The Relationship Between Dental Health and Heart Health

February is American Heart Health Month

February is a month full of heart. We all know that February 14th is Valentine’s Day – a day to express our love. It’s also Children’s Dental Health Month, reminding those who care for little ones that an important way we show love is to ensure that our children stay healthy, which includes their oral health. And, not to be forgotten, the American Heart Association has designated February as American Heart Month.

At Colony Square Dental Associates, this month provides the perfect time to look into the window into the relationship between oral health and overall wellness.  On the 14th, with candy as the #1 favorite gift, we told our patients to, ‘go ahead and enjoy a treat’. But we also offered a gentle reminder to brush and floss about half to an hour after consumption, giving time for the saliva to do its job.  When we welcome a child into our office, we are happy to share with the adults in charge the tips and tools to ensure their child remains in excellent oral health.

But, you might ask why a dental office is discussing oral health in conjunction with Heart Health Month, the 3rd piece of February’s tie to hearts and love. While our internists ask us if we feel undue stress, exercise regularly and if we watch our diet, we are also bombarded with TV ads hyping products to address these three issues known to relate to keeping our hearts healthy. However, what is not as well known is the correlation between oral health and one’s heart health.

The Oral-Systemic Connection

Especially during American Heart Month, but every month, it’s important to recognize that one’s oral health is not separate from any other body parts. Like a puzzle, our systems work together; when one is not functioning properly there is the potential that other systems will be negatively impacted. Years of research have shown the link between the health of our gum tissue, periodontal health, to our cardiovascular system.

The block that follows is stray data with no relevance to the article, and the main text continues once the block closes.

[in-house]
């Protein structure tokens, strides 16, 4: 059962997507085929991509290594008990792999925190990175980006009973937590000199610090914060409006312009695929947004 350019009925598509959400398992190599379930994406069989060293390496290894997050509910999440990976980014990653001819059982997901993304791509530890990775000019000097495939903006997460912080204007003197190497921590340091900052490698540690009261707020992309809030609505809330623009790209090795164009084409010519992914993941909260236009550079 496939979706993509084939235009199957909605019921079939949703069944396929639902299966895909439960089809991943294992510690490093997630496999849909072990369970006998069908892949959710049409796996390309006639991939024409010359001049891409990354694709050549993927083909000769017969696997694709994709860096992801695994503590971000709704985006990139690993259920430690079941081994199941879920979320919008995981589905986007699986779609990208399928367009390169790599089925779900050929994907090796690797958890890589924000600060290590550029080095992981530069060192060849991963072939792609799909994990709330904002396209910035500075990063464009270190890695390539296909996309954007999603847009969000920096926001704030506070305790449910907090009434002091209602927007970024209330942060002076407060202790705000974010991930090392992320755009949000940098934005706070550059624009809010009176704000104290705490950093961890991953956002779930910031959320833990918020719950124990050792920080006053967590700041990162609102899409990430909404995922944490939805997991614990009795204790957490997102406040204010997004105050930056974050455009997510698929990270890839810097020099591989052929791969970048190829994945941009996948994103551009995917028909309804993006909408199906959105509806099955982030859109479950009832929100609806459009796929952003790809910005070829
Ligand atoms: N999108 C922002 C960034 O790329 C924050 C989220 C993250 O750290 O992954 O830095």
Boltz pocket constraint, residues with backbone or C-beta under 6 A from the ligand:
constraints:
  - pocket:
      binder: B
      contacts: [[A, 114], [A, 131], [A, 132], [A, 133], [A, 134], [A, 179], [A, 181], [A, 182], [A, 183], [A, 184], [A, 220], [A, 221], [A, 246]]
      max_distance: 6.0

When there is an accumulation of plaque it can harden into calculus, causing gum tissue to become irritated and inflamed, and bleeding to occur. When the tooth is no longer fully embedded in the tissue, it leaves a void where bacteria can become lodged, offering a fertile environment for an infection to develop. This condition, periodontitis, not only can lead to tooth loss but also can result in the bacteria entering into the body’s bloodstream resulting in an inflammatory response that could contribute to heart problems or exacerbate existing conditions such as diabetes.

Oral Health Tips for Heart Health

  • Schedule regular dental hygiene prophylaxis. Our hygienist will remove plaque and calculus, complete a periodontal chart, which serves to determine ‘pocket depth’, the space between the gum tissue and the bone and helps assess the status of your gum health, polish your teeth and provides educational tips and recommends tools to help maintain your oral health at home.
  • Reserve time to see David Hochberg, DDS, Mira Diora, DDS or Cuong To, DDS for your periodic dental examination and oral cancer screening. They will evaluate the health of your teeth and the surrounding gum tissue, complete a head and neck examination, review X-rays taken, examine the status of your gum tissue, and review periodontal charts. If any concerns are noted our dentists will discuss their findings and offer treatment recommendations to avoid the progression of the disease process, which could potentially require more extensive care in the future.
  • Incorporate brushing and flossing two times a day into your home oral healthcare regimen. Flossing, which we often do to help dislodge debris that gets stuck between our teeth, also disrupts the plaque that develops. This serves to make your brushing more effective and reduces the opportunity for the plaque to harden, becoming calculus, commonly called tartar. When following the recommended two minutes of brushing, we recommend an electric toothbrush you have not only done a service to your dental health but also are working to reduce the possibility of an oral inflammatory disease impacting your heart health.

A dazzling smile inspires self-confidence, which all value. But, by also prioritizing good oral hygiene practices, and addressing dental concerns before disease can impact our hearts, we not only promote a radiant smile but also contribute to a healthier self. We encourage all to remember that a ‘heart healthy’ smile is not merely a cosmetic asset; it’s a reflection of your overall well-being. Our entire team welcomes the opportunity to partner with you to ensure you remain your healthiest self. Call our Atlanta dental office at Colony Square Dental Associates, Atlanta office Phone Number 404-874-6464, and we’ll be happy to find a time for you to reserve your professional dental hygiene session and examination.

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